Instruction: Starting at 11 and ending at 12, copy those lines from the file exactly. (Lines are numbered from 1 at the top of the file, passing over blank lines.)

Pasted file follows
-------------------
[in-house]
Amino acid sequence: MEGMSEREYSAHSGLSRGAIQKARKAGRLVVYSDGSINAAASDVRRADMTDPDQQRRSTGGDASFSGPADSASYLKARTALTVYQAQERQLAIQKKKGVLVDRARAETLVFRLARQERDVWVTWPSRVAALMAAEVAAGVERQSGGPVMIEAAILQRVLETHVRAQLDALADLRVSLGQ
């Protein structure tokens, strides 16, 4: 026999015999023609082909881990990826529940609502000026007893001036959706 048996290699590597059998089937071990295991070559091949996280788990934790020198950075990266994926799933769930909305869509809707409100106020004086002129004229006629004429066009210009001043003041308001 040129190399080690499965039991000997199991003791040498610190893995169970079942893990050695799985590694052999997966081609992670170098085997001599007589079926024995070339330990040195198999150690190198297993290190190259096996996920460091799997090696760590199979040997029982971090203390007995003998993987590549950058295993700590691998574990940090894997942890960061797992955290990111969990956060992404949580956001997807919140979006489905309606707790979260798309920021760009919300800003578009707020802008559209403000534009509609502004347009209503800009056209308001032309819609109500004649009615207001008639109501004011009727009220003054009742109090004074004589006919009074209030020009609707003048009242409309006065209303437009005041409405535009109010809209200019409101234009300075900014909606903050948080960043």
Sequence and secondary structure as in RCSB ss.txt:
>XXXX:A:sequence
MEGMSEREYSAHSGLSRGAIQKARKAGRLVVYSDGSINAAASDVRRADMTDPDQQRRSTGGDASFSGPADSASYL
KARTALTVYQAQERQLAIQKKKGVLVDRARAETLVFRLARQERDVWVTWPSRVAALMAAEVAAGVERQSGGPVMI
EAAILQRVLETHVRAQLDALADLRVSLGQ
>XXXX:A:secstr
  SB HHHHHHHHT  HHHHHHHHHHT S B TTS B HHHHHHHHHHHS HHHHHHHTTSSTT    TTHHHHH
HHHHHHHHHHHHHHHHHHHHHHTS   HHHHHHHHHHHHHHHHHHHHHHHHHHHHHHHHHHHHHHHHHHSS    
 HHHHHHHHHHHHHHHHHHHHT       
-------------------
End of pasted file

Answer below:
HHHHHHHHHHHHHHHHHHHHHHTS   HHHHHHHHHHHHHHHHHHHHHHHHHHHHHHHHHHHHHHHHHHSS    
 HHHHHHHHHHHHHHHHHHHHT       